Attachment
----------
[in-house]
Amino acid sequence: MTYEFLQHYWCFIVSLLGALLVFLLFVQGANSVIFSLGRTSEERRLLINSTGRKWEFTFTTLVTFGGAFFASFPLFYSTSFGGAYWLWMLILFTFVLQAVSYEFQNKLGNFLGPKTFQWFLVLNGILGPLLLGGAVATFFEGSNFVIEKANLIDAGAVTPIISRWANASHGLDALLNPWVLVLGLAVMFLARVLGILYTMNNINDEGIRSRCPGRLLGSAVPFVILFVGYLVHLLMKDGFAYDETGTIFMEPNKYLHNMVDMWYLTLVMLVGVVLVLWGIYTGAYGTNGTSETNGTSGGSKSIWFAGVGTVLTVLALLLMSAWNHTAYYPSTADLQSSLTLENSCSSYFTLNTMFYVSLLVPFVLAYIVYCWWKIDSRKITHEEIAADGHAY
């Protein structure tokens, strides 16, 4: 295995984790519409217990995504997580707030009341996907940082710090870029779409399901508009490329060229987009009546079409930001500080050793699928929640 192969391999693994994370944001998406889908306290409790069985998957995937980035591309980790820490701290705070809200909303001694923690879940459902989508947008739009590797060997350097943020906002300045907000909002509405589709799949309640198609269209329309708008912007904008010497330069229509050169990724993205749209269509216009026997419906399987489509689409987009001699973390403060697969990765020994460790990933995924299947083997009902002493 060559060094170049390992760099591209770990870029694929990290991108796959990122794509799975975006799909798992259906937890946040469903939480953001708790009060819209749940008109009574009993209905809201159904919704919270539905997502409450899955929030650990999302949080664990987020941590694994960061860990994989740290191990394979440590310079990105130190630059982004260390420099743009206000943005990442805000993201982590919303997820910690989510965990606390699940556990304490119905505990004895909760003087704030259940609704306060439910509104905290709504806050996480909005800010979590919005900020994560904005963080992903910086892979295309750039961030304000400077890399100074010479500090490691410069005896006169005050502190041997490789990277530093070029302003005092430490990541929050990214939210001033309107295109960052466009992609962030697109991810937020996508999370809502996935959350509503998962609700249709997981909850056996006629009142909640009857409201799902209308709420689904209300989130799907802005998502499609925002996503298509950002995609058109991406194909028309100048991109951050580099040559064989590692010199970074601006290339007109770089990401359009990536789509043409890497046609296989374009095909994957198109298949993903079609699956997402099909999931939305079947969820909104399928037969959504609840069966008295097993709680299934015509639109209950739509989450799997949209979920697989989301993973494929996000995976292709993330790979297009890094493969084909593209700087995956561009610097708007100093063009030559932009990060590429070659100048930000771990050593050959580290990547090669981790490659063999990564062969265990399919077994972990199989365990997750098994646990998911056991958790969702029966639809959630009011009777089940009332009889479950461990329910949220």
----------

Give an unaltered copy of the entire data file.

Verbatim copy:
[in-house]
Amino acid sequence: MTYEFLQHYWCFIVSLLGALLVFLLFVQGANSVIFSLGRTSEERRLLINSTGRKWEFTFTTLVTFGGAFFASFPLFYSTSFGGAYWLWMLILFTFVLQAVSYEFQNKLGNFLGPKTFQWFLVLNGILGPLLLGGAVATFFEGSNFVIEKANLIDAGAVTPIISRWANASHGLDALLNPWVLVLGLAVMFLARVLGILYTMNNINDEGIRSRCPGRLLGSAVPFVILFVGYLVHLLMKDGFAYDETGTIFMEPNKYLHNMVDMWYLTLVMLVGVVLVLWGIYTGAYGTNGTSETNGTSGGSKSIWFAGVGTVLTVLALLLMSAWNHTAYYPSTADLQSSLTLENSCSSYFTLNTMFYVSLLVPFVLAYIVYCWWKIDSRKITHEEIAADGHAY
């Protein structure tokens, strides 16, 4: 295995984790519409217990995504997580707030009341996907940082710090870029779409399901508009490329060229987009009546079409930001500080050793699928929640 192969391999693994994370944001998406889908306290409790069985998957995937980035591309980790820490701290705070809200909303001694923690879940459902989508947008739009590797060997350097943020906002300045907000909002509405589709799949309640198609269209329309708008912007904008010497330069229509050169990724993205749209269509216009026997419906399987489509689409987009001699973390403060697969990765020994460790990933995924299947083997009902002493 060559060094170049390992760099591209770990870029694929990290991108796959990122794509799975975006799909798992259906937890946040469903939480953001708790009060819209749940008109009574009993209905809201159904919704919270539905997502409450899955929030650990999302949080664990987020941590694994960061860990994989740290191990394979440590310079990105130190630059982004260390420099743009206000943005990442805000993201982590919303997820910690989510965990606390699940556990304490119905505990004895909760003087704030259940609704306060439910509104905290709504806050996480909005800010979590919005900020994560904005963080992903910086892979295309750039961030304000400077890399100074010479500090490691410069005896006169005050502190041997490789990277530093070029302003005092430490990541929050990214939210001033309107295109960052466009992609962030697109991810937020996508999370809502996935959350509503998962609700249709997981909850056996006629009142909640009857409201799902209308709420689904209300989130799907802005998502499609925002996503298509950002995609058109991406194909028309100048991109951050580099040559064989590692010199970074601006290339007109770089990401359009990536789509043409890497046609296989374009095909994957198109298949993903079609699956997402099909999931939305079947969820909104399928037969959504609840069966008295097993709680299934015509639109209950739509989450799997949209979920697989989301993973494929996000995976292709993330790979297009890094493969084909593209700087995956561009610097708007100093063009030559932009990060590429070659100048930000771990050593050959580290990547090669981790490659063999990564062969265990399919077994972990199989365990997750098994646990998911056991958790969702029966639809959630009011009777089940009332009889479950461990329910949220």